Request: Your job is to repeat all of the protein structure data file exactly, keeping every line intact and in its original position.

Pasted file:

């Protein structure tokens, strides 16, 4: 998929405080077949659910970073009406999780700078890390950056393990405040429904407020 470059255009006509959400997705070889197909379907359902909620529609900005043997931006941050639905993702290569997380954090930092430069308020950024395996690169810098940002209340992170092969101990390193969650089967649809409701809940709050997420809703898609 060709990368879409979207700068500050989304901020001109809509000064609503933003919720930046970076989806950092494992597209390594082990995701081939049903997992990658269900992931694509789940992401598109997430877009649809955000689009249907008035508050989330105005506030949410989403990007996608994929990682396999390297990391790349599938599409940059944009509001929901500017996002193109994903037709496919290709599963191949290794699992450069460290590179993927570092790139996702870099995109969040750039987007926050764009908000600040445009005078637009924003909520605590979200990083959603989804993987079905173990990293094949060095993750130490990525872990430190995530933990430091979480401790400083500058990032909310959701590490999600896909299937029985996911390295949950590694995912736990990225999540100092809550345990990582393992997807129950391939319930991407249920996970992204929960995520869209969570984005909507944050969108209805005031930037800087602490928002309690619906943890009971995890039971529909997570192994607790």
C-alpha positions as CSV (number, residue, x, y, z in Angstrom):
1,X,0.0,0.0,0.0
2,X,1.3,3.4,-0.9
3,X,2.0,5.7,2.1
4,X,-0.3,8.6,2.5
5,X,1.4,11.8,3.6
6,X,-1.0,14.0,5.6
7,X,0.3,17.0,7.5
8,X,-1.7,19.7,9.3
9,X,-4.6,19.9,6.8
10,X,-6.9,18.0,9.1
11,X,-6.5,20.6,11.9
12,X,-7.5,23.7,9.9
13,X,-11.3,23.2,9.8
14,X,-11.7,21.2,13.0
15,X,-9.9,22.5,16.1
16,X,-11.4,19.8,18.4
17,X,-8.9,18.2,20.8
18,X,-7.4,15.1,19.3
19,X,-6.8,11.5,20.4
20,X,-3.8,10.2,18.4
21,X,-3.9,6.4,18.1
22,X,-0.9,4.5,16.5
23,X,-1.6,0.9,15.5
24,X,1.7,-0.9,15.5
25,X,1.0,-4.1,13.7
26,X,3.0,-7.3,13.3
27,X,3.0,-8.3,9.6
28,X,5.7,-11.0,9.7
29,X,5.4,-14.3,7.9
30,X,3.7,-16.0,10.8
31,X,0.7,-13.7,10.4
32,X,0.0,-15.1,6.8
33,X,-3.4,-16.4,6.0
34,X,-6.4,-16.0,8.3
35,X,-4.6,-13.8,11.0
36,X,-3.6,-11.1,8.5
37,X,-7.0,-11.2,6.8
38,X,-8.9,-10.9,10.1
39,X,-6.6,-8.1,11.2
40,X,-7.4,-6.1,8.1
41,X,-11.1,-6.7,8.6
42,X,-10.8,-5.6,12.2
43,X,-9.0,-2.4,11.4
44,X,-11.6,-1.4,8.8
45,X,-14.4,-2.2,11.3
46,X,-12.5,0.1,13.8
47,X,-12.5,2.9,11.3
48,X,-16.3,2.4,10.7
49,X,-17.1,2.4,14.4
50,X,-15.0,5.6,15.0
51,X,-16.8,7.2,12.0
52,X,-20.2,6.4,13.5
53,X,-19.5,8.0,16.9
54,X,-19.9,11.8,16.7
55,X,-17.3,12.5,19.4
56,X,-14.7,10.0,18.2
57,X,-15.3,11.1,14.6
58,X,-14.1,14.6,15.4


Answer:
């Protein structure tokens, strides 16, 4: 998929405080077949659910970073009406999780700078890390950056393990405040429904407020 470059255009006509959400997705070889197909379907359902909620529609900005043997931006941050639905993702290569997380954090930092430069308020950024395996690169810098940002209340992170092969101990390193969650089967649809409701809940709050997420809703898609 060709990368879409979207700068500050989304901020001109809509000064609503933003919720930046970076989806950092494992597209390594082990995701081939049903997992990658269900992931694509789940992401598109997430877009649809955000689009249907008035508050989330105005506030949410989403990007996608994929990682396999390297990391790349599938599409940059944009509001929901500017996002193109994903037709496919290709599963191949290794699992450069460290590179993927570092790139996702870099995109969040750039987007926050764009908000600040445009005078637009924003909520605590979200990083959603989804993987079905173990990293094949060095993750130490990525872990430190995530933990430091979480401790400083500058990032909310959701590490999600896909299937029985996911390295949950590694995912736990990225999540100092809550345990990582393992997807129950391939319930991407249920996970992204929960995520869209969570984005909507944050969108209805005031930037800087602490928002309690619906943890009971995890039971529909997570192994607790």
C-alpha positions as CSV (number, residue, x, y, z in Angstrom):
1,X,0.0,0.0,0.0
2,X,1.3,3.4,-0.9
3,X,2.0,5.7,2.1
4,X,-0.3,8.6,2.5
5,X,1.4,11.8,3.6
6,X,-1.0,14.0,5.6
7,X,0.3,17.0,7.5
8,X,-1.7,19.7,9.3
9,X,-4.6,19.9,6.8
10,X,-6.9,18.0,9.1
11,X,-6.5,20.6,11.9
12,X,-7.5,23.7,9.9
13,X,-11.3,23.2,9.8
14,X,-11.7,21.2,13.0
15,X,-9.9,22.5,16.1
16,X,-11.4,19.8,18.4
17,X,-8.9,18.2,20.8
18,X,-7.4,15.1,19.3
19,X,-6.8,11.5,20.4
20,X,-3.8,10.2,18.4
21,X,-3.9,6.4,18.1
22,X,-0.9,4.5,16.5
23,X,-1.6,0.9,15.5
24,X,1.7,-0.9,15.5
25,X,1.0,-4.1,13.7
26,X,3.0,-7.3,13.3
27,X,3.0,-8.3,9.6
28,X,5.7,-11.0,9.7
29,X,5.4,-14.3,7.9
30,X,3.7,-16.0,10.8
31,X,0.7,-13.7,10.4
32,X,0.0,-15.1,6.8
33,X,-3.4,-16.4,6.0
34,X,-6.4,-16.0,8.3
35,X,-4.6,-13.8,11.0
36,X,-3.6,-11.1,8.5
37,X,-7.0,-11.2,6.8
38,X,-8.9,-10.9,10.1
39,X,-6.6,-8.1,11.2
40,X,-7.4,-6.1,8.1
41,X,-11.1,-6.7,8.6
42,X,-10.8,-5.6,12.2
43,X,-9.0,-2.4,11.4
44,X,-11.6,-1.4,8.8
45,X,-14.4,-2.2,11.3
46,X,-12.5,0.1,13.8
47,X,-12.5,2.9,11.3
48,X,-16.3,2.4,10.7
49,X,-17.1,2.4,14.4
50,X,-15.0,5.6,15.0
51,X,-16.8,7.2,12.0
52,X,-20.2,6.4,13.5
53,X,-19.5,8.0,16.9
54,X,-19.9,11.8,16.7
55,X,-17.3,12.5,19.4
56,X,-14.7,10.0,18.2
57,X,-15.3,11.1,14.6
58,X,-14.1,14.6,15.4